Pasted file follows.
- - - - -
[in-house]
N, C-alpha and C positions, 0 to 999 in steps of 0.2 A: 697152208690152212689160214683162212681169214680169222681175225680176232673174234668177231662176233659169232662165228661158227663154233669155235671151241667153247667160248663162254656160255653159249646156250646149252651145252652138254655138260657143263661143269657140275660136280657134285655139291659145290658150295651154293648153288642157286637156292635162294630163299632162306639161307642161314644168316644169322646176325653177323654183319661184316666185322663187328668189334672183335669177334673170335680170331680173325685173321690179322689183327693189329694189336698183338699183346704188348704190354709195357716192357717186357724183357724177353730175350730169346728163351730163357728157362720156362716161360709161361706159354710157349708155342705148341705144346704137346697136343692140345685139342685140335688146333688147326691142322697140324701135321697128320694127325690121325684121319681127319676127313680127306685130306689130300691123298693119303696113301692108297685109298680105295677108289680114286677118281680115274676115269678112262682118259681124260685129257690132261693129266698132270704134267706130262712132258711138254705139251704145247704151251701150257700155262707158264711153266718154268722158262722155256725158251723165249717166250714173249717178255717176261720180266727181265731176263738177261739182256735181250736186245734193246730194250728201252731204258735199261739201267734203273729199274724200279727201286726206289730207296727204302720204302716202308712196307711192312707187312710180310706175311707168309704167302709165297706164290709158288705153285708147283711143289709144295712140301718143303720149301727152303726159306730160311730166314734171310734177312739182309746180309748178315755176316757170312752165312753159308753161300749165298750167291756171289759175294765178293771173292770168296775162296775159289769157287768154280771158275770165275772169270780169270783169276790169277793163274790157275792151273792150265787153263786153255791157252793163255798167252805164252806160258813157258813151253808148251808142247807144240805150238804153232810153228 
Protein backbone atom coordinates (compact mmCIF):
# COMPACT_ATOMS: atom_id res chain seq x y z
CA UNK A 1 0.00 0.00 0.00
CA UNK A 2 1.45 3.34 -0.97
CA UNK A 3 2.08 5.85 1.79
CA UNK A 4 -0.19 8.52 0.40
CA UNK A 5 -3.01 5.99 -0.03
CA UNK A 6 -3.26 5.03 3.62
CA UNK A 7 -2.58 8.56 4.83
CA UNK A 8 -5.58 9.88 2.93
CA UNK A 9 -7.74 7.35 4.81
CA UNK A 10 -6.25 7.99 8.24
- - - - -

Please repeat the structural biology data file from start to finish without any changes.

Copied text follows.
[in-house]
N, C-alpha and C positions, 0 to 999 in steps of 0.2 A: 697152208690152212689160214683162212681169214680169222681175225680176232673174234668177231662176233659169232662165228661158227663154233669155235671151241667153247667160248663162254656160255653159249646156250646149252651145252652138254655138260657143263661143269657140275660136280657134285655139291659145290658150295651154293648153288642157286637156292635162294630163299632162306639161307642161314644168316644169322646176325653177323654183319661184316666185322663187328668189334672183335669177334673170335680170331680173325685173321690179322689183327693189329694189336698183338699183346704188348704190354709195357716192357717186357724183357724177353730175350730169346728163351730163357728157362720156362716161360709161361706159354710157349708155342705148341705144346704137346697136343692140345685139342685140335688146333688147326691142322697140324701135321697128320694127325690121325684121319681127319676127313680127306685130306689130300691123298693119303696113301692108297685109298680105295677108289680114286677118281680115274676115269678112262682118259681124260685129257690132261693129266698132270704134267706130262712132258711138254705139251704145247704151251701150257700155262707158264711153266718154268722158262722155256725158251723165249717166250714173249717178255717176261720180266727181265731176263738177261739182256735181250736186245734193246730194250728201252731204258735199261739201267734203273729199274724200279727201286726206289730207296727204302720204302716202308712196307711192312707187312710180310706175311707168309704167302709165297706164290709158288705153285708147283711143289709144295712140301718143303720149301727152303726159306730160311730166314734171310734177312739182309746180309748178315755176316757170312752165312753159308753161300749165298750167291756171289759175294765178293771173292770168296775162296775159289769157287768154280771158275770165275772169270780169270783169276790169277793163274790157275792151273792150265787153263786153255791157252793163255798167252805164252806160258813157258813151253808148251808142247807144240805150238804153232810153228 
Protein backbone atom coordinates (compact mmCIF):
# COMPACT_ATOMS: atom_id res chain seq x y z
CA UNK A 1 0.00 0.00 0.00
CA UNK A 2 1.45 3.34 -0.97
CA UNK A 3 2.08 5.85 1.79
CA UNK A 4 -0.19 8.52 0.40
CA UNK A 5 -3.01 5.99 -0.03
CA UNK A 6 -3.26 5.03 3.62
CA UNK A 7 -2.58 8.56 4.83
CA UNK A 8 -5.58 9.88 2.93
CA UNK A 9 -7.74 7.35 4.81
CA UNK A 10 -6.25 7.99 8.24